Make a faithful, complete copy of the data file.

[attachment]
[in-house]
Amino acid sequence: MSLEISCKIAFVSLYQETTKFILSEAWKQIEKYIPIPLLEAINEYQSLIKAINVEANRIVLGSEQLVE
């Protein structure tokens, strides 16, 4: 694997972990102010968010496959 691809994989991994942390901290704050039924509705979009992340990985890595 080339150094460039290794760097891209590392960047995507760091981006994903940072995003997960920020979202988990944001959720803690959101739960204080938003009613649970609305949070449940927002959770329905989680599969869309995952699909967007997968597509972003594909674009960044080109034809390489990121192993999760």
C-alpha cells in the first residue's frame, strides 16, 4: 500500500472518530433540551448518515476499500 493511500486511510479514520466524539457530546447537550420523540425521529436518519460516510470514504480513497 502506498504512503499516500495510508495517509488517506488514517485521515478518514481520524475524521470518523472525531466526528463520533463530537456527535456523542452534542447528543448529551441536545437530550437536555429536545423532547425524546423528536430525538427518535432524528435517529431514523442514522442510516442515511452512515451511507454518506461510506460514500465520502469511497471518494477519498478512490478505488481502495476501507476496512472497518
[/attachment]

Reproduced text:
[in-house]
Amino acid sequence: MSLEISCKIAFVSLYQETTKFILSEAWKQIEKYIPIPLLEAINEYQSLIKAINVEANRIVLGSEQLVE
């Protein structure tokens, strides 16, 4: 694997972990102010968010496959 691809994989991994942390901290704050039924509705979009992340990985890595 080339150094460039290794760097891209590392960047995507760091981006994903940072995003997960920020979202988990944001959720803690959101739960204080938003009613649970609305949070449940927002959770329905989680599969869309995952699909967007997968597509972003594909674009960044080109034809390489990121192993999760």
C-alpha cells in the first residue's frame, strides 16, 4: 500500500472518530433540551448518515476499500 493511500486511510479514520466524539457530546447537550420523540425521529436518519460516510470514504480513497 502506498504512503499516500495510508495517509488517506488514517485521515478518514481520524475524521470518523472525531466526528463520533463530537456527535456523542452534542447528543448529551441536545437530550437536555429536545423532547425524546423528536430525538427518535432524528435517529431514523442514522442510516442515511452512515451511507454518506461510506460514500465520502469511497471518494477519498478512490478505488481502495476501507476496512472497518